Credit & Copyright: Martin WiseExplanation: The small, dark, round spot in this solar close up is planet Mercury. In the high resolution telescopic image, a colorized stack of 61 sharp video frames, a turbulent array of photospheric convection cells tile the bright solar surface. Mercury's more regular silhouette still stands out though. Of course, only inner planets Mercury and Venus can transit the Sun to appear in silhouette when viewed from planet Earth. For this November 11, 2019 transit of Mercury, the innermost planet's silhouette was a mere 1/200th the solar diameter. So even under clear daytime skies it was difficult to see without the aid of a safe solar telescope. Following its transit in 2016, this was Mercury's 4th of 14 transits across the solar disk in the 21st century. The next transit of Mercury will be on November 13, 2032.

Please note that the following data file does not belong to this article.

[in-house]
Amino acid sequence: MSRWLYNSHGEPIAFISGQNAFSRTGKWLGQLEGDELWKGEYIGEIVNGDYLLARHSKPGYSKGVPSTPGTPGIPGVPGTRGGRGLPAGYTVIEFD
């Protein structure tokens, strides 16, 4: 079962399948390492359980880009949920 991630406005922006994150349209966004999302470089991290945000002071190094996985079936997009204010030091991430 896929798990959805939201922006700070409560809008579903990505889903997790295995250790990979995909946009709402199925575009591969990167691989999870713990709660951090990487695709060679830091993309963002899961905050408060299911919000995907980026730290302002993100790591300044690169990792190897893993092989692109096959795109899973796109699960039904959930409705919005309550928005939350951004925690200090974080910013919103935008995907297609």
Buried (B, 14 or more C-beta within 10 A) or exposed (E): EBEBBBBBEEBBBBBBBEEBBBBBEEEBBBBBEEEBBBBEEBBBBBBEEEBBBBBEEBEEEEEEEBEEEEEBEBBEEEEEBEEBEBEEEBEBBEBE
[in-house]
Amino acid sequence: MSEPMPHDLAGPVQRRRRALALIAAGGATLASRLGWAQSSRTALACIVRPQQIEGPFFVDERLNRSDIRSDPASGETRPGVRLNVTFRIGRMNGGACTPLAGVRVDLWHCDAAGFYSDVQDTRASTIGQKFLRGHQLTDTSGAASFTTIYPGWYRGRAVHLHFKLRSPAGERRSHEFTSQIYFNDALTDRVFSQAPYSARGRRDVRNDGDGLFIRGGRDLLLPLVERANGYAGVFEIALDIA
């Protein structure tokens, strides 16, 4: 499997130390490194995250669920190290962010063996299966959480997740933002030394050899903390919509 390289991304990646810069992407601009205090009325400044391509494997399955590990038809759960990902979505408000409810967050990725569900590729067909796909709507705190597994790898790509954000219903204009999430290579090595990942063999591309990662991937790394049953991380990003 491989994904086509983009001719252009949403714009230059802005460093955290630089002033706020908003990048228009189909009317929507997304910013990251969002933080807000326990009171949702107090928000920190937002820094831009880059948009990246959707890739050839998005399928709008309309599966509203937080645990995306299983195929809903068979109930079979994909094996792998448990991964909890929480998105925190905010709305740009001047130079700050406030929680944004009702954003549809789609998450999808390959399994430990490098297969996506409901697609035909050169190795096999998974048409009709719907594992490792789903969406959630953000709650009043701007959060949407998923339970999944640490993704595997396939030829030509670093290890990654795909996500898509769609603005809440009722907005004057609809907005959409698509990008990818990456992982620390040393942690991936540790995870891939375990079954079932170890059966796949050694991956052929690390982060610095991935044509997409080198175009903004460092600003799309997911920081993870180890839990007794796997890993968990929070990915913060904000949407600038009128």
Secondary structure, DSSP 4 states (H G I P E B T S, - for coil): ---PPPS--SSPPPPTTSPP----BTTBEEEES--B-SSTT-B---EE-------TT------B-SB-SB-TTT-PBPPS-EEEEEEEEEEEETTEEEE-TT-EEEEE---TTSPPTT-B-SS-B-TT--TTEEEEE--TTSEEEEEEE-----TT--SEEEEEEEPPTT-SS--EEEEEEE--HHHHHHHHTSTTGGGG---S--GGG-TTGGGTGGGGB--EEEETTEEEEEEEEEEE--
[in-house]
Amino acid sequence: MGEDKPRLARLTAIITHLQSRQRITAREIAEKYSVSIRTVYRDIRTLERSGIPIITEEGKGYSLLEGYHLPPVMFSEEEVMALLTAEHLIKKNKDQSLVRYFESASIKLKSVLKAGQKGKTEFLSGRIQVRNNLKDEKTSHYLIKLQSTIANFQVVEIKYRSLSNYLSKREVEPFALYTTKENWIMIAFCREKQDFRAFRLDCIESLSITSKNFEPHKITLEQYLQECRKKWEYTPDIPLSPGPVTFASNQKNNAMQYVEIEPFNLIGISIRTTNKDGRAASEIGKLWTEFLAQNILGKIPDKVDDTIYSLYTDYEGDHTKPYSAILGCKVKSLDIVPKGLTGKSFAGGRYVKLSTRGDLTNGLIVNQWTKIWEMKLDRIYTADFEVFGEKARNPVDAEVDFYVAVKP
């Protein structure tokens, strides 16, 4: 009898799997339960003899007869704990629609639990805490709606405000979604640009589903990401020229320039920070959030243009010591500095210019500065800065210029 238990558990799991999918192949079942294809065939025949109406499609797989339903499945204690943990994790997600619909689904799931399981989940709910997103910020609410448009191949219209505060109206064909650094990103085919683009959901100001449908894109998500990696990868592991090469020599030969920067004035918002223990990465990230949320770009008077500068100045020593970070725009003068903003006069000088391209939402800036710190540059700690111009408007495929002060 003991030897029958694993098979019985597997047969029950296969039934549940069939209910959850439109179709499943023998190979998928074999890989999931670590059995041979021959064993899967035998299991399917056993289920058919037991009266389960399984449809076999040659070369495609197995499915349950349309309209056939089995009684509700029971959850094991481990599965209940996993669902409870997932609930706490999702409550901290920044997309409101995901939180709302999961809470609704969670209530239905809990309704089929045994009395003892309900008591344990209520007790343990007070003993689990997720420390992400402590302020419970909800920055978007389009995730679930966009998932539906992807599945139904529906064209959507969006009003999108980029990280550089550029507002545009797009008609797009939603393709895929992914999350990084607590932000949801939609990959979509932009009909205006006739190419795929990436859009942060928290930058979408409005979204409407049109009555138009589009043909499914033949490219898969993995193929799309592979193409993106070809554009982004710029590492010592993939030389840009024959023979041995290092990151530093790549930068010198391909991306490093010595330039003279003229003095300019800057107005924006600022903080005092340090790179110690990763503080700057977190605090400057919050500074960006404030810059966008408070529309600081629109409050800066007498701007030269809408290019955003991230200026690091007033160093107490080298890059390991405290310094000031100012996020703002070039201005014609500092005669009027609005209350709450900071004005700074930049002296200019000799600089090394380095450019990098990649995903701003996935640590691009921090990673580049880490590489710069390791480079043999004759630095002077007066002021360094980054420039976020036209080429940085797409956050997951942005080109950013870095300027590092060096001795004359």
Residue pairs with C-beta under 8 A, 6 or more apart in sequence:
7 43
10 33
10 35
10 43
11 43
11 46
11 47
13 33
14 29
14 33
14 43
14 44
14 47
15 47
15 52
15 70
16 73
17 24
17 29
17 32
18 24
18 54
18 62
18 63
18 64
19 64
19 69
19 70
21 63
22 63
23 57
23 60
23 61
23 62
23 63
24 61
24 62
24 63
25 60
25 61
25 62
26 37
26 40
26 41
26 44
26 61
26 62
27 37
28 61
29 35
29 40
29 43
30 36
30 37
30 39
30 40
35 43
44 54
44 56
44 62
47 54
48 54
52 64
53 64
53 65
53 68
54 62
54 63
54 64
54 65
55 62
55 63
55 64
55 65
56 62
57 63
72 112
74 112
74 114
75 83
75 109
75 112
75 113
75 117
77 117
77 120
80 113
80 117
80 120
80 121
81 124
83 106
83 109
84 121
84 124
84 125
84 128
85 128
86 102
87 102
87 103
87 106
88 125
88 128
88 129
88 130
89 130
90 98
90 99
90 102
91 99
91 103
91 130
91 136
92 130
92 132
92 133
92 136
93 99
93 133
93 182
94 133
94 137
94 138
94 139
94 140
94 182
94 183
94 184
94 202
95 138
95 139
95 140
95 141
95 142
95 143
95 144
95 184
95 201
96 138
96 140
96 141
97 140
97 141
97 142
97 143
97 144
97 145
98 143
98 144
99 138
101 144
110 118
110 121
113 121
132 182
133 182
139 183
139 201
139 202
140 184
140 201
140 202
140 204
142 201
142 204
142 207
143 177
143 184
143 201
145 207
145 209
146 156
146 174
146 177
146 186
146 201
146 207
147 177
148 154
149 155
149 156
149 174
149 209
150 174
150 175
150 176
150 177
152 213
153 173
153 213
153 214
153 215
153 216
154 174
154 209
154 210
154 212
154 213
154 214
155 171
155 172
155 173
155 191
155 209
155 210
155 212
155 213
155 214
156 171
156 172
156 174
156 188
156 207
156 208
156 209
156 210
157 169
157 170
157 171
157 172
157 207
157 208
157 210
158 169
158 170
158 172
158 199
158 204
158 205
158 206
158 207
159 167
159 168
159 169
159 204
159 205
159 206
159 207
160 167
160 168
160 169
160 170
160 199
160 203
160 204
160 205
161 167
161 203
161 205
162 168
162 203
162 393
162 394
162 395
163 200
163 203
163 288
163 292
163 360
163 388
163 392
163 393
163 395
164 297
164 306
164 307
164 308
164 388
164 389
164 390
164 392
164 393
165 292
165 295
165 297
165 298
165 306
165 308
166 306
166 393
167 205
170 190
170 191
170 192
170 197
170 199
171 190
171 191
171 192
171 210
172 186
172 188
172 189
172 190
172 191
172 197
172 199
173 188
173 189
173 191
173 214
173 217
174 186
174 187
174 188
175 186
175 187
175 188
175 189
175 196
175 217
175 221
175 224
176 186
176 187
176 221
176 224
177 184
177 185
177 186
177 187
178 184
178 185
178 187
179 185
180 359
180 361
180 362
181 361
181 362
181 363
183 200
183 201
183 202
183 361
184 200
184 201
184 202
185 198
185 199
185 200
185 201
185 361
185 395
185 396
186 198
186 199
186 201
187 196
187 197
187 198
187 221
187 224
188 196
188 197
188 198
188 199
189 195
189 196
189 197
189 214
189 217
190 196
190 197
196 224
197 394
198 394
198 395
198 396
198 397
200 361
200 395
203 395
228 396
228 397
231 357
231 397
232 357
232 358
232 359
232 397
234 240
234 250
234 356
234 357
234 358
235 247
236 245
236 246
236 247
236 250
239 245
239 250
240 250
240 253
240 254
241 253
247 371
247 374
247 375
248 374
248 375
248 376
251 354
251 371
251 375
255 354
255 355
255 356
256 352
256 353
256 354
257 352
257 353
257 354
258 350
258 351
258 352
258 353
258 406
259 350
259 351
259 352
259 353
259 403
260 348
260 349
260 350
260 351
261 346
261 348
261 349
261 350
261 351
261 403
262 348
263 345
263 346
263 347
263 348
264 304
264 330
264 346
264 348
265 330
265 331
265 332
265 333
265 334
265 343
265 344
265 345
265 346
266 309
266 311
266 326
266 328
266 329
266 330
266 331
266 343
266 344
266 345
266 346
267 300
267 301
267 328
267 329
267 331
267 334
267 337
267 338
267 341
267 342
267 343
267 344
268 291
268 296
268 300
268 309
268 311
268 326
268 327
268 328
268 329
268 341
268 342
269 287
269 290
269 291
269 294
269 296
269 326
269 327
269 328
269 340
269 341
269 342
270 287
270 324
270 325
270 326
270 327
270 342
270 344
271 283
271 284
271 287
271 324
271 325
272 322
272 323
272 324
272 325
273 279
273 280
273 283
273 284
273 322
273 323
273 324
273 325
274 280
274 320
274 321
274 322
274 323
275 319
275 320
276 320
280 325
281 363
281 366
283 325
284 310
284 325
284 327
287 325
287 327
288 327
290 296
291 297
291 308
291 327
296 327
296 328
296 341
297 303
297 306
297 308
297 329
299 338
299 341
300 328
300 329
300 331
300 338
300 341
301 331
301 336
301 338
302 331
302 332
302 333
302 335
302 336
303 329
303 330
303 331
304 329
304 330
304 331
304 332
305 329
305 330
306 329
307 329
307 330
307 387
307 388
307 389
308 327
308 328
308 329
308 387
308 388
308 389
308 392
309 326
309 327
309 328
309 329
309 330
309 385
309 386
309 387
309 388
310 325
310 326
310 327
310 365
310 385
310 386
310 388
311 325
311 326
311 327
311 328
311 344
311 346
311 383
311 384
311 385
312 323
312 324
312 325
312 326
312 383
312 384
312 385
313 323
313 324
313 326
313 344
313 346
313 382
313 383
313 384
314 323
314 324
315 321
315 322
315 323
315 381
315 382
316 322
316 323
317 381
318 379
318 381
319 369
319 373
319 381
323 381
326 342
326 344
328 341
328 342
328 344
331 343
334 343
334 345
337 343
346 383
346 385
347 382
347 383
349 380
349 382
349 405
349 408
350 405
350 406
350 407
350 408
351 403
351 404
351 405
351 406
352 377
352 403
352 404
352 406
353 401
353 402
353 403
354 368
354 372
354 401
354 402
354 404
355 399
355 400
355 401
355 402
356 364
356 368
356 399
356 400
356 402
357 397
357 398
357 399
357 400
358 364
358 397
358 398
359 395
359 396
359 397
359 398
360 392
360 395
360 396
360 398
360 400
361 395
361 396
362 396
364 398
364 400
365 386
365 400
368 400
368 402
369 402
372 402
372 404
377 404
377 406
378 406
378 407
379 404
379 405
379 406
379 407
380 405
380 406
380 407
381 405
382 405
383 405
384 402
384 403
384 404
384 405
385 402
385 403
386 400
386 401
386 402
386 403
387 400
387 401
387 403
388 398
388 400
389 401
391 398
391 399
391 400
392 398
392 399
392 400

1999 2000 2001 2002
2003 2004 2005 2006
2007 2008 2009 2010
2011 2012 2013 2014
2015 2016 2017 2018
NASA Web Site Statements, Warnings, and Disclaimers
NASA Official: Jay Norris. Specific rights apply.
A service of: LHEA at NASA / GSFC
& Michigan Tech. U.
Publikacii s klyuchevymi slovami:
Mercury - transit - Merkurii - Prohozhdenie
Publikacii so slovami: Mercury - transit - Merkurii - Prohozhdenie
Vse publikacii na tu zhe temu >>